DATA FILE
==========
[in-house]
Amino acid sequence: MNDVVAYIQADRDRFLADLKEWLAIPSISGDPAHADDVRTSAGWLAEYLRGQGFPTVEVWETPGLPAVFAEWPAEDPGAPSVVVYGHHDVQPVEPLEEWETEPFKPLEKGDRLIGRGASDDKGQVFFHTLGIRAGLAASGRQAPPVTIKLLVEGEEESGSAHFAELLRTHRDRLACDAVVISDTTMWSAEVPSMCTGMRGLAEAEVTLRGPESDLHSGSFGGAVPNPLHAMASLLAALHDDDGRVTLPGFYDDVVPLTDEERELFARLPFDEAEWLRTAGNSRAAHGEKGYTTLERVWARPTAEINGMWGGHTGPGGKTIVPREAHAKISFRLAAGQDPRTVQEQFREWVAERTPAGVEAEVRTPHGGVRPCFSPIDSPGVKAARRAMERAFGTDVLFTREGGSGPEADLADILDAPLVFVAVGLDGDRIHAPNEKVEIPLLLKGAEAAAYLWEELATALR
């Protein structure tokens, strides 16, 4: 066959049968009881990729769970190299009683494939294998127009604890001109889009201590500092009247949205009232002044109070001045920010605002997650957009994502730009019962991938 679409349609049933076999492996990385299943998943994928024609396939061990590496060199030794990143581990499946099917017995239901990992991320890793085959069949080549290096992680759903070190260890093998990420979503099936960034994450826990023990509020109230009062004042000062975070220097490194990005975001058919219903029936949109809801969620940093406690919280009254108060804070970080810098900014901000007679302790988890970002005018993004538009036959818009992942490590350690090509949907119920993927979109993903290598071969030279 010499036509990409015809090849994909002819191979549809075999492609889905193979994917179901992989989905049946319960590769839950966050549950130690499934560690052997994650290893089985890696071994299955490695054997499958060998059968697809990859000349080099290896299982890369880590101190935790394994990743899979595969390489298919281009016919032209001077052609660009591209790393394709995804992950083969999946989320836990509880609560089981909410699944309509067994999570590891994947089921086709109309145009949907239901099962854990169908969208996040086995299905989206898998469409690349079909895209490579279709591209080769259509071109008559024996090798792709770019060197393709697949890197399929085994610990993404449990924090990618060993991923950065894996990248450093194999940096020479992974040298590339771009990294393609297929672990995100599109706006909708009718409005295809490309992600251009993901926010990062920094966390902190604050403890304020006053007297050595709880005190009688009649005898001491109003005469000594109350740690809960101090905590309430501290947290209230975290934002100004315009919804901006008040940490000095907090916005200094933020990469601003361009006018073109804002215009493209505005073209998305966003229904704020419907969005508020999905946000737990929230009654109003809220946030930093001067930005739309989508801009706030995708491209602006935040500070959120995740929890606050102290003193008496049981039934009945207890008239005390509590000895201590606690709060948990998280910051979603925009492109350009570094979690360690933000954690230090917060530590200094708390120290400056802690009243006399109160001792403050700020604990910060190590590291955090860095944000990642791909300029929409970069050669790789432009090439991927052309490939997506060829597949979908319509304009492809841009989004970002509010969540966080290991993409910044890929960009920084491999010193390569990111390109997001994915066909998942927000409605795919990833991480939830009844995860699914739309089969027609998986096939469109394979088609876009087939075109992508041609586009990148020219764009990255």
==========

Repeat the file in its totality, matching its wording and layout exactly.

[in-house]
Amino acid sequence: MNDVVAYIQADRDRFLADLKEWLAIPSISGDPAHADDVRTSAGWLAEYLRGQGFPTVEVWETPGLPAVFAEWPAEDPGAPSVVVYGHHDVQPVEPLEEWETEPFKPLEKGDRLIGRGASDDKGQVFFHTLGIRAGLAASGRQAPPVTIKLLVEGEEESGSAHFAELLRTHRDRLACDAVVISDTTMWSAEVPSMCTGMRGLAEAEVTLRGPESDLHSGSFGGAVPNPLHAMASLLAALHDDDGRVTLPGFYDDVVPLTDEERELFARLPFDEAEWLRTAGNSRAAHGEKGYTTLERVWARPTAEINGMWGGHTGPGGKTIVPREAHAKISFRLAAGQDPRTVQEQFREWVAERTPAGVEAEVRTPHGGVRPCFSPIDSPGVKAARRAMERAFGTDVLFTREGGSGPEADLADILDAPLVFVAVGLDGDRIHAPNEKVEIPLLLKGAEAAAYLWEELATALR
């Protein structure tokens, strides 16, 4: 066959049968009881990729769970190299009683494939294998127009604890001109889009201590500092009247949205009232002044109070001045920010605002997650957009994502730009019962991938 679409349609049933076999492996990385299943998943994928024609396939061990590496060199030794990143581990499946099917017995239901990992991320890793085959069949080549290096992680759903070190260890093998990420979503099936960034994450826990023990509020109230009062004042000062975070220097490194990005975001058919219903029936949109809801969620940093406690919280009254108060804070970080810098900014901000007679302790988890970002005018993004538009036959818009992942490590350690090509949907119920993927979109993903290598071969030279 010499036509990409015809090849994909002819191979549809075999492609889905193979994917179901992989989905049946319960590769839950966050549950130690499934560690052997994650290893089985890696071994299955490695054997499958060998059968697809990859000349080099290896299982890369880590101190935790394994990743899979595969390489298919281009016919032209001077052609660009591209790393394709995804992950083969999946989320836990509880609560089981909410699944309509067994999570590891994947089921086709109309145009949907239901099962854990169908969208996040086995299905989206898998469409690349079909895209490579279709591209080769259509071109008559024996090798792709770019060197393709697949890197399929085994610990993404449990924090990618060993991923950065894996990248450093194999940096020479992974040298590339771009990294393609297929672990995100599109706006909708009718409005295809490309992600251009993901926010990062920094966390902190604050403890304020006053007297050595709880005190009688009649005898001491109003005469000594109350740690809960101090905590309430501290947290209230975290934002100004315009919804901006008040940490000095907090916005200094933020990469601003361009006018073109804002215009493209505005073209998305966003229904704020419907969005508020999905946000737990929230009654109003809220946030930093001067930005739309989508801009706030995708491209602006935040500070959120995740929890606050102290003193008496049981039934009945207890008239005390509590000895201590606690709060948990998280910051979603925009492109350009570094979690360690933000954690230090917060530590200094708390120290400056802690009243006399109160001792403050700020604990910060190590590291955090860095944000990642791909300029929409970069050669790789432009090439991927052309490939997506060829597949979908319509304009492809841009989004970002509010969540966080290991993409910044890929960009920084491999010193390569990111390109997001994915066909998942927000409605795919990833991480939830009844995860699914739309089969027609998986096939469109394979088609876009087939075109992508041609586009990148020219764009990255």